What follows are notes and brief commentary from a Bible study that took place almost three years ago (June 8, 2011). At the time, 5-7 of us guys met together weekly, and we took turns preparing and leading these studies. I was part of the group from January 2008 – August 2013 (when my wife and I moved to Ohio). Most of the time we worked through one book of the Bible at a time, and at this point we were in Matthew.
Scripture passage for this study: Matthew 13:1-23
Verses 1-9: The Parable of the Sower
Verses 1-2: We’re told that Jesus “went out of the house.” Tracing Matthew’s account backwards, Jesus must have been in a house when the demon-oppressed blind and mute man was brought to him (Matt. 12:22). This makes sense when we see in Matt. 12:46 that at the end of this round of teaching “His mother and His brothers stood outside.” The crowds had apparently grown much larger in size, so Jesus went to the sea instead and got into a boat.
The phrase “That same day” links the parables Jesus is about to tell to the condemnation He had just pronounced upon His own evil generation, along with the affirmation that anyone (regardless of ethnicity) who did His will was part of His spiritual family. So we should look for these parables to be a response to Israel’s rejection of Him.
Verse 3: The word “parable,” according to Strong’s Concordance, means “a comparing, comparison of one thing with another, likeness, similitude.” Jesus used this method often. He tells His audience why just a bit later.
Verses 4-9: These verses contain the Parable of the Sower. We’ll give just a short overview here, since Jesus goes on to explain the meaning of this parable in verses 18-23. Jesus speaks of four different types of reception given to the seed sown by the sower. What was sowed was identical. Therefore, the focus is on the soil, or the recipients:  this seed only lay on the surface and was devoured by birds  this seed fell on rocky ground with very thin topsoil; there was no root and they were quickly scorched  this seed was choked by surrounding thorns  this seed fell on good soil and produced fruit, but in different quantities. Not everyone would have “ears to hear,” but it was a good thing to have them.
This first parable seems to be an introduction to the parables which are to follow. Israel was frequently portrayed in the Hebrew Scriptures as a vineyard. See, for example, Isaiah 5:1-7. This is probably just one of the reasons the Pharisees knew Jesus was talking about them in The Parable of the Tenants (Matthew 21:33-45).
Verses 10-17: The Purpose of Parables
Verses 10-11: The disciples wanted to know why Jesus spoke in parables, and He promptly told them that they had already “been given to know the secrets of the kingdom of heaven,” but that the crowds had not. That’s why Jesus spoke to the crowds in this veiled manner, while expecting His disciples/followers/those whose ears were open to understand and learn what the kingdom of heaven was all about.
Verse 12: There seems to be a warning here about not taking for granted what one has. Consider what Israel had: “…the Jews were entrusted with the oracles of God” (Romans 3:2); “They are Israelites, and to them belong the adoption, the glory, the covenants, the giving of the law, the worship, and the promises. To them belong the patriarchs, and from their race, according to the flesh, is the Christ who is God over all, blessed forever” (Romans 9:4-5). The church in Ephesus was warned by Jesus that if they didn’t repent and return to their first love, He would come to them and remove their lampstand from its place (Revelation 2:4-5).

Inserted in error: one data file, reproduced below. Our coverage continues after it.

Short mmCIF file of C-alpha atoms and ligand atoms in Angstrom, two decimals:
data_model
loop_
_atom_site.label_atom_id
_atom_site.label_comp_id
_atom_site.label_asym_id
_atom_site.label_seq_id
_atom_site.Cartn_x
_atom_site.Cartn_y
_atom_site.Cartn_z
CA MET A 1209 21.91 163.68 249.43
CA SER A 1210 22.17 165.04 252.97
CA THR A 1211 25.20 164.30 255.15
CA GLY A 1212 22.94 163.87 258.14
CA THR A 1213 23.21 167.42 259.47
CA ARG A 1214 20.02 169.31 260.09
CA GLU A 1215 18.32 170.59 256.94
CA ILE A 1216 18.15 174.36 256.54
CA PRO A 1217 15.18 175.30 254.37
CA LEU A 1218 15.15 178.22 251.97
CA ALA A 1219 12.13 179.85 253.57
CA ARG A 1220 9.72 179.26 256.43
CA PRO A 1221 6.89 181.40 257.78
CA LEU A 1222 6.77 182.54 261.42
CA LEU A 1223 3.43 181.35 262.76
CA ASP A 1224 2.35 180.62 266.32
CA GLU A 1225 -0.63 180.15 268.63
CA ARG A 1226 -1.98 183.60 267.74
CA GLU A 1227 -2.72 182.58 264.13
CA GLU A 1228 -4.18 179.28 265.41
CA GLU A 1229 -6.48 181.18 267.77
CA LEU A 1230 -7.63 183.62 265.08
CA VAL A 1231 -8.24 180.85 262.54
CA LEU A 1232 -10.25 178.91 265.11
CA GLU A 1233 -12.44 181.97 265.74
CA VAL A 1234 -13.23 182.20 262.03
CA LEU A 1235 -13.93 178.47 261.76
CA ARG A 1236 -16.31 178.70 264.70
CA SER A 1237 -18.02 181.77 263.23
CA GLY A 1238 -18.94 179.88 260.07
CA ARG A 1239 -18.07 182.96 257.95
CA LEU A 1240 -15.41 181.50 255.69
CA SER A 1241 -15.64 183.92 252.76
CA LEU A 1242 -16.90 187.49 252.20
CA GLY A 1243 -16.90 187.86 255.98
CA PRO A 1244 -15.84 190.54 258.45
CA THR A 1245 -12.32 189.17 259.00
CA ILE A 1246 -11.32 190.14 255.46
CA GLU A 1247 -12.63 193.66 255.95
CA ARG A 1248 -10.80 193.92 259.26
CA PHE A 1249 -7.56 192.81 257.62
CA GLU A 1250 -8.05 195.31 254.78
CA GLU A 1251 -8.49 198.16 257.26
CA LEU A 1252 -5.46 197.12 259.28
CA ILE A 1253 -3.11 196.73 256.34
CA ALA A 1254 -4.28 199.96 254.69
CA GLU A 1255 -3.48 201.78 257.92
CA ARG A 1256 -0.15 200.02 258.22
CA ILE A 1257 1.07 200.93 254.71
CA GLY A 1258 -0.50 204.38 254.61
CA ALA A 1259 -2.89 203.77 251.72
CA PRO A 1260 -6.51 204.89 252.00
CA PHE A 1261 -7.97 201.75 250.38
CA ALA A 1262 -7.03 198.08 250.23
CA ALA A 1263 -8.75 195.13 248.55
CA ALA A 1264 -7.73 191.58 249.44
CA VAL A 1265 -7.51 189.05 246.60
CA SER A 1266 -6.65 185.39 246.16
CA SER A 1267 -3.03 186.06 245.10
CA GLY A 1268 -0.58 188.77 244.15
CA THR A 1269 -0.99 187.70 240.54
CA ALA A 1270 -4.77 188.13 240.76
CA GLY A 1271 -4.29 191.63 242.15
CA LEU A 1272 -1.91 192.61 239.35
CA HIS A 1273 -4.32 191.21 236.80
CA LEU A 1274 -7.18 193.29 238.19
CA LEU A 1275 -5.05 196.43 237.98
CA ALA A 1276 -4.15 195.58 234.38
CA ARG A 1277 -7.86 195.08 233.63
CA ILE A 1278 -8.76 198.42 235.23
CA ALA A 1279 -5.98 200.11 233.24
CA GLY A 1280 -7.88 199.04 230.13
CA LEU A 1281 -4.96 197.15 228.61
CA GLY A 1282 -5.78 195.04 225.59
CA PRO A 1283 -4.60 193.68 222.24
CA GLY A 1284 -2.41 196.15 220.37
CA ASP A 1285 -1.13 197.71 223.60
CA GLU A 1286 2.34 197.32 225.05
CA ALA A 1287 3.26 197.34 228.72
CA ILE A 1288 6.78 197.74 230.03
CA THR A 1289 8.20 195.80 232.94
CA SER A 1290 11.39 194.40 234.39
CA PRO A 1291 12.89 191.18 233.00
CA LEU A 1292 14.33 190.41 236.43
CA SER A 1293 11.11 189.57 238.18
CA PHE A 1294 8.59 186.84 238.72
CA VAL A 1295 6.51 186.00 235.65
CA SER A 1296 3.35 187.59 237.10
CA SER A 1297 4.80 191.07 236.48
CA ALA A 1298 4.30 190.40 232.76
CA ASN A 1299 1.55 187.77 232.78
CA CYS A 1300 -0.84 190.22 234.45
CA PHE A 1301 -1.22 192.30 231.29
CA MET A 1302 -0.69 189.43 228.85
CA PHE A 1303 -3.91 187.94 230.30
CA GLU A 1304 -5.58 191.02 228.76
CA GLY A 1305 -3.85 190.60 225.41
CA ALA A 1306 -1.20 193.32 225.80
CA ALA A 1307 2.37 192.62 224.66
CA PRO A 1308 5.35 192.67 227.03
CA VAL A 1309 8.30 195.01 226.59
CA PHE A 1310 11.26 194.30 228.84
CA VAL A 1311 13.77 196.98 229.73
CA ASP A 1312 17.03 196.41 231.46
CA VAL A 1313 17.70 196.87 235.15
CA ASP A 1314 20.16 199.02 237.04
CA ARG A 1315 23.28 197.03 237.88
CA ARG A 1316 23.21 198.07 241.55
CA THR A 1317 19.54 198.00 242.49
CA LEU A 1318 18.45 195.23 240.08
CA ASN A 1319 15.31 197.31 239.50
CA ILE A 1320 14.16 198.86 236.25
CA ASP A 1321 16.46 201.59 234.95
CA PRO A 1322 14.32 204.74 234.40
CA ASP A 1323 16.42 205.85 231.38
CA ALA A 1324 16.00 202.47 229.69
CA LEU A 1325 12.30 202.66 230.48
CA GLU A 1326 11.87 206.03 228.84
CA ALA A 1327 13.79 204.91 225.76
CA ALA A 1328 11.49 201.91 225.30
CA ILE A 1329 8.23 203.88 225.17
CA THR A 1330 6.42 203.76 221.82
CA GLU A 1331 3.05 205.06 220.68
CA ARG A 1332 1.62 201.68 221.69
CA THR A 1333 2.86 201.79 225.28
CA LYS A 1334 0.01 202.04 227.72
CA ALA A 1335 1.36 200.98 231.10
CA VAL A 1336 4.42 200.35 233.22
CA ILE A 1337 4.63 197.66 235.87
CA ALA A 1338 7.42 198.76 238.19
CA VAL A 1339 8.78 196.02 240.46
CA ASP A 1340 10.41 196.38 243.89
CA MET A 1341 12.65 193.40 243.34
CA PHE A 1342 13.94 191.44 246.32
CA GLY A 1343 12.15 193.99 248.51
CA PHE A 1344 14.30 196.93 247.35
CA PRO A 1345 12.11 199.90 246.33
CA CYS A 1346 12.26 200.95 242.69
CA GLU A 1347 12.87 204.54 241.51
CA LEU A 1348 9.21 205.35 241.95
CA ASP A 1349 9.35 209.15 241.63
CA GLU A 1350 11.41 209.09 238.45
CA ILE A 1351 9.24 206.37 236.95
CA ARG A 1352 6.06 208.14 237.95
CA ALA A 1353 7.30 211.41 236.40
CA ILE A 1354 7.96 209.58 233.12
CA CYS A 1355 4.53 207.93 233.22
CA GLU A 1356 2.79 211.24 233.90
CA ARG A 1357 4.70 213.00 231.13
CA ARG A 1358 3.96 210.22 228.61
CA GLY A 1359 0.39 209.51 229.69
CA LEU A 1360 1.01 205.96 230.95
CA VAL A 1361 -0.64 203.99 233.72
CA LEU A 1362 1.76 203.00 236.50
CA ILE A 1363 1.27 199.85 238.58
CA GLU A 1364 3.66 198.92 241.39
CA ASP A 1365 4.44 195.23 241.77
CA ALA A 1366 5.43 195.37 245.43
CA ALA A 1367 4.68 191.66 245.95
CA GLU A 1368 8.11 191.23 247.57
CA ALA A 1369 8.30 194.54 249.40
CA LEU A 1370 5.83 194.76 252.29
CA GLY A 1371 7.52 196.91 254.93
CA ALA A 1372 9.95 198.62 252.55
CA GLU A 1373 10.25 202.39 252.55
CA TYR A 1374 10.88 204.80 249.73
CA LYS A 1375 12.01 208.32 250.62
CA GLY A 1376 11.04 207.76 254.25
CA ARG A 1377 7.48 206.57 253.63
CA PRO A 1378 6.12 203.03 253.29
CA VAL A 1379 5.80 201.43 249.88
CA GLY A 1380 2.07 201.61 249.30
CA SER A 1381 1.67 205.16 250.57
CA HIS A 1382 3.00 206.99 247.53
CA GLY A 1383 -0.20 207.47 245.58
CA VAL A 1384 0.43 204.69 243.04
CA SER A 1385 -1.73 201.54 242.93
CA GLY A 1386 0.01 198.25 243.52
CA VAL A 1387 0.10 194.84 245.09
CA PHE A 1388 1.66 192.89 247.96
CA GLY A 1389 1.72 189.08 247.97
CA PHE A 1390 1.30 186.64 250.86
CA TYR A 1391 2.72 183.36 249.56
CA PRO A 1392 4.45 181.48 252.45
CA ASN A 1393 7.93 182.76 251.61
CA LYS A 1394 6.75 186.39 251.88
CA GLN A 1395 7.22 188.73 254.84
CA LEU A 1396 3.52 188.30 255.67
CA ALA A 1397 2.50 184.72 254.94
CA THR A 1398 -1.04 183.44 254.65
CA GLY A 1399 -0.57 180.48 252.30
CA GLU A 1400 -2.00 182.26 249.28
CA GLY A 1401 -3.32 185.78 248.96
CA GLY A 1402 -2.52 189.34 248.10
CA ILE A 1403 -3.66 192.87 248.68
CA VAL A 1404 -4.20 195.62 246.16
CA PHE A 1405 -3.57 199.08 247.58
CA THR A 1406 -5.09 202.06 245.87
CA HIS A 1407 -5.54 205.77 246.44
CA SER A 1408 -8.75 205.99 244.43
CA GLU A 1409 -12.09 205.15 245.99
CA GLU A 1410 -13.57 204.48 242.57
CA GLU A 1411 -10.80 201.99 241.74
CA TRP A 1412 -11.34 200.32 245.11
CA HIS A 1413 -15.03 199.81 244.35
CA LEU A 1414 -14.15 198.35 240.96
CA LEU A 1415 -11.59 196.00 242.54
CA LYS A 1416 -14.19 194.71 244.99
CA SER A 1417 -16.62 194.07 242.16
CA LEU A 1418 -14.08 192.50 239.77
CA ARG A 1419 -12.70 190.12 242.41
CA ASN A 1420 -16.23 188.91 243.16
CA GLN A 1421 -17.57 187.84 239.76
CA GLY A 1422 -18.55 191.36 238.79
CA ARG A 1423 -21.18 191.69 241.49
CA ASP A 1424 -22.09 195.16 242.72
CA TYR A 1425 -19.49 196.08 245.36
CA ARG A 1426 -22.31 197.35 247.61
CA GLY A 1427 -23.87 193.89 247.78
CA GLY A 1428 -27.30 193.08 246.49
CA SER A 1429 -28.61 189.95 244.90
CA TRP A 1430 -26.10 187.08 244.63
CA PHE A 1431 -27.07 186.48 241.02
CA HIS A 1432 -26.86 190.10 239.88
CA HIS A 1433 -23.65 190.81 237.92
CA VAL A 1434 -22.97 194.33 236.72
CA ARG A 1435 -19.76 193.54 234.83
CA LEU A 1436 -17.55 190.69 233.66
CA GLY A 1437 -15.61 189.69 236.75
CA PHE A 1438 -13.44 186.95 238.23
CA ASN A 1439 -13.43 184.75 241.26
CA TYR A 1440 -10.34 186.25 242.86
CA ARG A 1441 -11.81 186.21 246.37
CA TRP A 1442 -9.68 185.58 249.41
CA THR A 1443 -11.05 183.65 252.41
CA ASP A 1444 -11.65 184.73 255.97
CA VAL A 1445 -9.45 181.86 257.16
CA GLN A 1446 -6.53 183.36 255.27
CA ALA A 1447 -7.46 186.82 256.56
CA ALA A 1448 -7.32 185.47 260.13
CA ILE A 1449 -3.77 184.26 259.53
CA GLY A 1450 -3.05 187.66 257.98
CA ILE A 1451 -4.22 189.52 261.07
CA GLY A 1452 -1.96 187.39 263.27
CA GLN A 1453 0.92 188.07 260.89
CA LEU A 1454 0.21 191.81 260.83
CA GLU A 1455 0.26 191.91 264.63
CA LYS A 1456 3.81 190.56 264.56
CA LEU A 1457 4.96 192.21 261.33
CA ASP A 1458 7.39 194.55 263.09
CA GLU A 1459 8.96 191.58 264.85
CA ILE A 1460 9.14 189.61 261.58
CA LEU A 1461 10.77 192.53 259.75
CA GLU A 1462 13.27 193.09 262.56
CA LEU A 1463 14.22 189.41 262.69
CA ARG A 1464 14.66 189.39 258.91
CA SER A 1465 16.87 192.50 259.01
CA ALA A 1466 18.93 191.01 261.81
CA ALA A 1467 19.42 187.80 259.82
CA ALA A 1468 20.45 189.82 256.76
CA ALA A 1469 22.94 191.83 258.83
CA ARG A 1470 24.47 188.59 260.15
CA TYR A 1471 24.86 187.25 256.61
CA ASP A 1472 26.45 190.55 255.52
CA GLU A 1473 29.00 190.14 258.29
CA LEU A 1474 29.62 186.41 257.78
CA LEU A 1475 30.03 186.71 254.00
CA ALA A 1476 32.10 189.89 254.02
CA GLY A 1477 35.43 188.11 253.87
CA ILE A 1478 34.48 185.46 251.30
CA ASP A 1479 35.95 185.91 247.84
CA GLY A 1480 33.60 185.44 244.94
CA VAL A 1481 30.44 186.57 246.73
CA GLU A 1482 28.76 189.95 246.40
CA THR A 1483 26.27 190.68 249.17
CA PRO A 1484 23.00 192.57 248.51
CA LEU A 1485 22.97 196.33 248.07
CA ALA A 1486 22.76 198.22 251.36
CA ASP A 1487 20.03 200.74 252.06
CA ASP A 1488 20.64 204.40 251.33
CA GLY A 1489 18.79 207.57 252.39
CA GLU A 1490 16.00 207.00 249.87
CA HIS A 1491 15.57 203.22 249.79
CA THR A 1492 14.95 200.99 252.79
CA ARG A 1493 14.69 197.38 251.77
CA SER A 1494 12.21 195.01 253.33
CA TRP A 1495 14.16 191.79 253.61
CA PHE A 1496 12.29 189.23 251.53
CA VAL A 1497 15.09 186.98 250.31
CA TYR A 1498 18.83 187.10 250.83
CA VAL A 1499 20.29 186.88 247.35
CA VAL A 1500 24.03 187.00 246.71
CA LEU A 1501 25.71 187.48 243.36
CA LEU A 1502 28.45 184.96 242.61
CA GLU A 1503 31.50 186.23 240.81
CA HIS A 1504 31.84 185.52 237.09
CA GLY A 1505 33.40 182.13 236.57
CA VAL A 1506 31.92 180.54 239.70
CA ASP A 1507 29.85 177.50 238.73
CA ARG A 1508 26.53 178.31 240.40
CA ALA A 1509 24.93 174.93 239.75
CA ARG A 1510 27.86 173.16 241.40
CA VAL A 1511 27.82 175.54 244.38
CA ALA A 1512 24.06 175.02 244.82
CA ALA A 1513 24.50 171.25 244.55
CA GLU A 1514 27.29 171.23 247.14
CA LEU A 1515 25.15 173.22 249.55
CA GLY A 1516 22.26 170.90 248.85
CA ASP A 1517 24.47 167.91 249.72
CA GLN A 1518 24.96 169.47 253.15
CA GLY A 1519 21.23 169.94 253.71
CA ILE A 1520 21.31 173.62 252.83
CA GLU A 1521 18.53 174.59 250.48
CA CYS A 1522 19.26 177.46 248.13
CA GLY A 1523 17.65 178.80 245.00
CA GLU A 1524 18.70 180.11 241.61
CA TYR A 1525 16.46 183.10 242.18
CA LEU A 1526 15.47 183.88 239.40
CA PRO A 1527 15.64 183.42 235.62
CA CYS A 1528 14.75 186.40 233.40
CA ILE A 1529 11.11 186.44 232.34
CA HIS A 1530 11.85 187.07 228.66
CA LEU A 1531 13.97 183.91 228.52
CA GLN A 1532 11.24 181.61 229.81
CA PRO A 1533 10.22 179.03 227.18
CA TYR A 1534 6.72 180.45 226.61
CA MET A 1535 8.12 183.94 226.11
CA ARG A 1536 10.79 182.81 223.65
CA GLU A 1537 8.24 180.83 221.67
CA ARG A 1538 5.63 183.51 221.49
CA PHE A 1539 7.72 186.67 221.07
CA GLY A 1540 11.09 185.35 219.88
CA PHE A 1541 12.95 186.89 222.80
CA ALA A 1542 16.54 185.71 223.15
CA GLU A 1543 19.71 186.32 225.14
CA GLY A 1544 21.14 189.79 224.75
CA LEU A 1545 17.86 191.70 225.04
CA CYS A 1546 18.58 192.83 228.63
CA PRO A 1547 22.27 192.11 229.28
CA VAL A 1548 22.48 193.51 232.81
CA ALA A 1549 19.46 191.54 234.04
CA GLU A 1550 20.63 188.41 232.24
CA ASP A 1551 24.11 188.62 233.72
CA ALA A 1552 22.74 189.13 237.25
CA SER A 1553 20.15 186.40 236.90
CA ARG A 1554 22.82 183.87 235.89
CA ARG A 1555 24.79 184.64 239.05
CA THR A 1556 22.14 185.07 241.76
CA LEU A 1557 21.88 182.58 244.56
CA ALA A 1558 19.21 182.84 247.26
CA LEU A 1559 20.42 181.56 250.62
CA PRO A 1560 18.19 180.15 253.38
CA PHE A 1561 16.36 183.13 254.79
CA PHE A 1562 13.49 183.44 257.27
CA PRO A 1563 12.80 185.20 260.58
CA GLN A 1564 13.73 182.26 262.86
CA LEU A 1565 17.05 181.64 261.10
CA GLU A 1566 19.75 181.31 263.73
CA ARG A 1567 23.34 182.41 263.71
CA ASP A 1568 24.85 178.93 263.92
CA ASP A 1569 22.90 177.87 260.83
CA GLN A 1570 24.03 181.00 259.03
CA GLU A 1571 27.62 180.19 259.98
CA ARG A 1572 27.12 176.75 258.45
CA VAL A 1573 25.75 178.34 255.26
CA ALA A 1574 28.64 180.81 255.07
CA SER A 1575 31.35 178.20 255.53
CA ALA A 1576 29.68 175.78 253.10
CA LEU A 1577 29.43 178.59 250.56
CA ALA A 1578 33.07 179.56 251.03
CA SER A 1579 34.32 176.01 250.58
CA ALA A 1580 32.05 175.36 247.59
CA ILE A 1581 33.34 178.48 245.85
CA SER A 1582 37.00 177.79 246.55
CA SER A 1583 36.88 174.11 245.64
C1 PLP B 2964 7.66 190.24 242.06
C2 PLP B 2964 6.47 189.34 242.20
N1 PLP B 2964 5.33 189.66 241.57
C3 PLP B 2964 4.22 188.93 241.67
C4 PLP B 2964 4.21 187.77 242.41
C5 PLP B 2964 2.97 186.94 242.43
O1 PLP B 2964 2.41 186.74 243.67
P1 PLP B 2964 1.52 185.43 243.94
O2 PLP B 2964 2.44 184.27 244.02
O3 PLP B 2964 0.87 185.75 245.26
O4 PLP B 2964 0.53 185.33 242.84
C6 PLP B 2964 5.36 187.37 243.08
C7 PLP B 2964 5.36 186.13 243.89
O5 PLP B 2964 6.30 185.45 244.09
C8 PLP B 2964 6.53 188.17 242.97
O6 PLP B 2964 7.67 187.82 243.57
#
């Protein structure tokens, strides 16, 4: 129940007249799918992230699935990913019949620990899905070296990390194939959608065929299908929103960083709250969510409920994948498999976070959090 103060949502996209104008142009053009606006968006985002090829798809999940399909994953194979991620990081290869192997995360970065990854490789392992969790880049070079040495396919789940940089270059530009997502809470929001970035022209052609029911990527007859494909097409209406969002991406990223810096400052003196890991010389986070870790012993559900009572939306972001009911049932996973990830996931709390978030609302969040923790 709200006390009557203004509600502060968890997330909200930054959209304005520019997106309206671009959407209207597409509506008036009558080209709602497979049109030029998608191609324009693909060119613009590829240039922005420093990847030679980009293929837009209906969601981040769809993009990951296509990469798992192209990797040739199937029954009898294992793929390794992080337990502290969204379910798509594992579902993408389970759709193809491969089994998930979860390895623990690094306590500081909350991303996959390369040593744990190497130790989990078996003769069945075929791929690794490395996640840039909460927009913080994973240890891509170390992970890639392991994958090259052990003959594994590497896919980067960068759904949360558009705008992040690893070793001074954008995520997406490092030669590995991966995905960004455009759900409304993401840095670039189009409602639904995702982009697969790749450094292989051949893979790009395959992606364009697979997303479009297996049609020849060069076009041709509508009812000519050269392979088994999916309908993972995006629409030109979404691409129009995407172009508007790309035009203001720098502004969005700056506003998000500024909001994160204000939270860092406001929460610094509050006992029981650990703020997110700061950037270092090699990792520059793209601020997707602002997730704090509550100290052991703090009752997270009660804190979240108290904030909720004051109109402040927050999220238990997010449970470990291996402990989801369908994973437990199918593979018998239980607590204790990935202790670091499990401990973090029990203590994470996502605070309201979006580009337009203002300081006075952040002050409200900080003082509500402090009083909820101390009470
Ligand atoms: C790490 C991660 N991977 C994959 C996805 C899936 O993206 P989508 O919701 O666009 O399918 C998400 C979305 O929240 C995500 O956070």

Verse 13: Jesus’ Jewish audience (generally speaking) hadn’t accepted basic revelation about Him and who He was, so Jesus would continue to speak to them in a veiled manner so that they wouldn’t pick up on further truth either.
Verses 14-15: Jesus quoted from Isaiah 6:9-10, where Isaiah had given this prophecy a little before 700 BC. Isaiah stated that this condition would last until “cities lie waste without inhabitant, and houses without people, and the land is a desolate waste” (verse 11). This was fulfilled in 586 BC when Babylon destroyed Judah and Jerusalem. Jesus suggested by quoting this passage that it was going to happen again. It did, in 70 AD. This passage from Isaiah is also quoted in John 12:39-40 and Acts 28:25-27, where Paul followed this up by saying, “Therefore let it be known to you that this salvation of God has been sent to the Gentiles; they will listen.”
Verses 16-17: The disciples and those whose ears were opened, however, were greatly blessed, especially because the longed-for Messiah was in their midst.
Verses 18-23: The Parable of the Sower Explained
Verse 19:  The seed sown on the path (surface only) is likened to the one who doesn’t understand the message of the kingdom, and what is heard is snatched away by the evil one. The Jews, for the most part, so anticipated a political kingdom marked by Jewish superiority that they rejected Christ’s message of a heavenly, spiritual kingdom for all nations.
Verses 20-21:  The seed sown on rocky ground with very little soil is likened to the one who initially shows great enthusiasm for the message of the kingdom, but they are not rooted in the truth and so easily fall away when opposition arises. Observe how many turned away and walked with Jesus no longer (John 6:66) when He gave hard sayings and talked about laying His life down for all peoples.
Verse 22:  The seed sown among thorns is likened to the one who proves unfruitful because the cares of this life and the deceitfulness of riches in this life crowd out any affection for eternal life through Jesus.
Verse 23:  The seed sown on good soil is likened to those who both hear and understand the message of the kingdom, and who go on to bear fruit to various degrees.
The next post will feature notes and commentary on Matthew 13:24-58 (“The Wheat and the Tares” and other parables).